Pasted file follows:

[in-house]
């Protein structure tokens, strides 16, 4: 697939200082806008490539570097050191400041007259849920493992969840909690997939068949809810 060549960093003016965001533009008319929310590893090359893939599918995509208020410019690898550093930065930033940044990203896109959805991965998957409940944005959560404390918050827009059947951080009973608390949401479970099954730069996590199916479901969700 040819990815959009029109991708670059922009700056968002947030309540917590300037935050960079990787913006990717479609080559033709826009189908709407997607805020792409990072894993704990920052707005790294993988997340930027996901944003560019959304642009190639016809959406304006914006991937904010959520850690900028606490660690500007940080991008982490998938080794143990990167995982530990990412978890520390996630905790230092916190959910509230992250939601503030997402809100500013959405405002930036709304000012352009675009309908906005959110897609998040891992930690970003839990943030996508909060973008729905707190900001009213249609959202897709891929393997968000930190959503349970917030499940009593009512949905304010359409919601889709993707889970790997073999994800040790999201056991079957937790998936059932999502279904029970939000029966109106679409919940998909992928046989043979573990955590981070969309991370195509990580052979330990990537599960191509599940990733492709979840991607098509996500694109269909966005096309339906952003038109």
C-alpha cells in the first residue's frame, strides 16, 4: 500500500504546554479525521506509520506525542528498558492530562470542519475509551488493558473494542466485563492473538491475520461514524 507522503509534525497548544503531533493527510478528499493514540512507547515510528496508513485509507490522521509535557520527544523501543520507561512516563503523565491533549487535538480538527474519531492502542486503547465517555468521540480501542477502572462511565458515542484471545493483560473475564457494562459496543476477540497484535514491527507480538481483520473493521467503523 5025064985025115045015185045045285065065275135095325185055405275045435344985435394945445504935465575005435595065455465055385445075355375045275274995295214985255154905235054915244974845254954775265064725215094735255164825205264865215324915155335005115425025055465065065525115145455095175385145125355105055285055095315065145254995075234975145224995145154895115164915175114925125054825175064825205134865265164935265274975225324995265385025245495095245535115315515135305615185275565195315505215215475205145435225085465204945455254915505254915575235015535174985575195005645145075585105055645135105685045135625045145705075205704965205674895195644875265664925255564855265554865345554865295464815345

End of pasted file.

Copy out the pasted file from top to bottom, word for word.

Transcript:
[in-house]
């Protein structure tokens, strides 16, 4: 697939200082806008490539570097050191400041007259849920493992969840909690997939068949809810 060549960093003016965001533009008319929310590893090359893939599918995509208020410019690898550093930065930033940044990203896109959805991965998957409940944005959560404390918050827009059947951080009973608390949401479970099954730069996590199916479901969700 040819990815959009029109991708670059922009700056968002947030309540917590300037935050960079990787913006990717479609080559033709826009189908709407997607805020792409990072894993704990920052707005790294993988997340930027996901944003560019959304642009190639016809959406304006914006991937904010959520850690900028606490660690500007940080991008982490998938080794143990990167995982530990990412978890520390996630905790230092916190959910509230992250939601503030997402809100500013959405405002930036709304000012352009675009309908906005959110897609998040891992930690970003839990943030996508909060973008729905707190900001009213249609959202897709891929393997968000930190959503349970917030499940009593009512949905304010359409919601889709993707889970790997073999994800040790999201056991079957937790998936059932999502279904029970939000029966109106679409919940998909992928046989043979573990955590981070969309991370195509990580052979330990990537599960191509599940990733492709979840991607098509996500694109269909966005096309339906952003038109």
C-alpha cells in the first residue's frame, strides 16, 4: 500500500504546554479525521506509520506525542528498558492530562470542519475509551488493558473494542466485563492473538491475520461514524 507522503509534525497548544503531533493527510478528499493514540512507547515510528496508513485509507490522521509535557520527544523501543520507561512516563503523565491533549487535538480538527474519531492502542486503547465517555468521540480501542477502572462511565458515542484471545493483560473475564457494562459496543476477540497484535514491527507480538481483520473493521467503523 5025064985025115045015185045045285065065275135095325185055405275045435344985435394945445504935465575005435595065455465055385445075355375045275274995295214985255154905235054915244974845254954775265064725215094735255164825205264865215324915155335005115425025055465065065525115145455095175385145125355105055285055095315065145254995075234975145224995145154895115164915175114925125054825175064825205134865265164935265274975225324995265385025245495095245535115315515135305615185275565195315505215215475205145435225085465204945455254915505254915575235015535174985575195005645145075585105055645135105685045135625045145705075205704965205674895195644875265664925255564855265554865345554865295464815345